The chemistry in the mind of a restless sleeper is similar to that of a person in danger. The response of our body to danger is known as “fight or flight”. Your brain secretes cortisol (also known as “stress hormone”) and adrenaline. This prepares you to either fight or flee.
With the stressful lives we live, our brain can easily short-circuit and secrete cortisol when we don’t need it. If you find yourself lying in bed with your mind racing, skipping from overdue bills that to that time your high school crush went to the prom with the captain of the football team, there is a high chance that cortisol is the culprit.
Brains of people suffering from depression, anxiety and phobias are more susceptible to cortisol imbalance that might interfere with sleep patterns.
A weighted blanket works because it promotes secretion of calming hormones that can cancel out the effects of cortisol – serotonin and dopamine. Simply put, the added weight acts as a cocoon of sorts, sending signals to your brain that you’re not in danger.
My personal take
I’d like to take a moment here to offer a second explanation about the calming effect of a weighted blanket. If you ever slept in a particularly cold room covered by 3, 4 or 5 layers, take a second here to evoke the feeling. It wasn’t just about the cold, was it?There’s something soothing about the extra weight. It’s not easy to capture the feeling with words but it comes down to feeling safe.
It’s a primal instinct. It’s not a coincidence that a depressed or troubled person will curl up into a fetal position. Our brain remembers the safety of a womb. A weighted blanket evokes those buried memories.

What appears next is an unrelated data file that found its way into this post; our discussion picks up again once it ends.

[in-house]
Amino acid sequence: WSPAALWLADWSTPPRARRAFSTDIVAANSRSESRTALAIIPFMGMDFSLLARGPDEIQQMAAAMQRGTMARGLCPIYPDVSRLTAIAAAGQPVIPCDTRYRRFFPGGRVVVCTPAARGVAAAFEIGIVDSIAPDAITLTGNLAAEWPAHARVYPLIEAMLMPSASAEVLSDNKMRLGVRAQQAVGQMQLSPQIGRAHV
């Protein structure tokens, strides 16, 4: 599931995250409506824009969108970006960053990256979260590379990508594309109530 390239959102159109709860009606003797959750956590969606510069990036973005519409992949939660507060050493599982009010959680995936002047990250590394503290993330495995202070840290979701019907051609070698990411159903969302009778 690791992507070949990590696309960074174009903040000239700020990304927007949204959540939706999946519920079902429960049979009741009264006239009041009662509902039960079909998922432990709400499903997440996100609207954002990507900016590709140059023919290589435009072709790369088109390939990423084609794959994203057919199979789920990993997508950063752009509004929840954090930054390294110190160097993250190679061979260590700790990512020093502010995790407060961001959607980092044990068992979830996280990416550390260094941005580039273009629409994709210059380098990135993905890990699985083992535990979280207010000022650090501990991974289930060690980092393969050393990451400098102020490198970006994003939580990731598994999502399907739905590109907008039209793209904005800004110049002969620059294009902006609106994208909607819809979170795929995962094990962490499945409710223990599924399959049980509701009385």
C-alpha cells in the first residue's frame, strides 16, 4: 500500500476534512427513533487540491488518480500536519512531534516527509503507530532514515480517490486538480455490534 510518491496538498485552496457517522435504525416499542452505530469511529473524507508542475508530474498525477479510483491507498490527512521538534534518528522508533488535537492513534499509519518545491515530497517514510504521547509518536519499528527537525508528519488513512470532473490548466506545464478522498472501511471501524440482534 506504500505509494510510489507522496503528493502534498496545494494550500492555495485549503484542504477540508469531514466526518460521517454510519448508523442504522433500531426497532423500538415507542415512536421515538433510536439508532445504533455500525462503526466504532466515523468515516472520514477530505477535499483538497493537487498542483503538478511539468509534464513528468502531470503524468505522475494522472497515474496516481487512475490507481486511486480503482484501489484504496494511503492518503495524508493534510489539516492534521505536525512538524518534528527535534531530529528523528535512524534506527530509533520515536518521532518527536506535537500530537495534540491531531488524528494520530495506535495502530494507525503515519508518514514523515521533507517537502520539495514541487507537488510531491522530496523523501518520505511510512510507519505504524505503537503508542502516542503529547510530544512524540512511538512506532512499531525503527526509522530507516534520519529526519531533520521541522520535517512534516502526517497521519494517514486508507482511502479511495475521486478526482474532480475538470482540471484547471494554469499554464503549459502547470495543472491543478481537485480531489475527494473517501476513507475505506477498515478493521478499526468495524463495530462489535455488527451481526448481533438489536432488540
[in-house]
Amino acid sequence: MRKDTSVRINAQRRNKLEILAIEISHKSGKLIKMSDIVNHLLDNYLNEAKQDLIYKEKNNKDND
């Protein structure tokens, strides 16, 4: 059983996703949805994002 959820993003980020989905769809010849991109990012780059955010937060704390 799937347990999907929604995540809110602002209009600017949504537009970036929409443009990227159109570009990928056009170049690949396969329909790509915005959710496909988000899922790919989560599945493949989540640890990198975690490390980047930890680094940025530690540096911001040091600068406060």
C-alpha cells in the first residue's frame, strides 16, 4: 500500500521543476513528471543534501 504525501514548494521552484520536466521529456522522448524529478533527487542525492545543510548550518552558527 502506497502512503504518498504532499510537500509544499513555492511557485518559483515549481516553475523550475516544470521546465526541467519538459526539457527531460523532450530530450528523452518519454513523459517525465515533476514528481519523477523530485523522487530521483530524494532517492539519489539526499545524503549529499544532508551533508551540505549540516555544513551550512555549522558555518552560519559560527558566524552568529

The caveats of choosing
First things first – how heavy should it be?
The rule of thumb is 10% of your weight plus a pound or two.
Not all sensory blankets are created equal.
Choosing a good sensory / weighted blanket goes beyond the weight. There are a few other factors to be accounted for. Let us look at the two paramount points.
- How high you can go with the added weight without feeling trapped?
- How well is the blanket crafted?
Choosing a weight that works for you
Sensory blankets are intricate to make and they don’t come cheap, so it’s important to take your time when choosing.
To determine what weight works for you, experiment with the regular blankets you have by adding or removing layers. Once you find the weight that feels “just right,” measure it. This should give you a good idea about your sweet spot.
For the blanket to do what it’s meant to, it’s crucial that the weight is properly distributed and there’s no shifting between the chambers. If the craftsmanship is sub-par, the inner stitches can break. When that happens, the weight will move towards the corners, which defeats the very purpose. The better ones will be double-stitched to prevent shifting.
What to expect
For kids, it’s smart to keep a sleep diary and share it with a professional. That should give you an idea of how well it works.
For adults, it should be simpler, for two reasons:
- You can easily measure the benefits by tracking your sleep cycles
- If it works, it shouldn’t take long to feel it. You’ll be waking up more easily and feeling energized for the day ahead.
As per TheSleepStudies.com, 9 out of 10 adults using a weighted blanket saw an improvement, both in sleep quality and lowered levels of anxiety. You can see their research results & blanket recommendations for adults here.
It’s mind-boggling to see how many people talk about their sleep improving after going vegan or gluten-free. If you’re a health-conscience person, you’ve probably seen it more than a few times. To talk about sleep only as a secondary benefit of other lifestyle changes is a causation-vs-correlation mistake at best and downright wrong at worst.
The sooner you wake up to the importance of sleep (pun intended) and the fact that you’re in control, the sooner you’ll reap the benefits.
Autor bio: James M. Gregory is a writer-turned-blogger on all things sleep. Born, raised and aged in Fairbanks, Alaska, James is a father of two and grandfather of three. He’s been quoted on sleep-related matters in reputable publications like Forbes & Entrepreneur.com.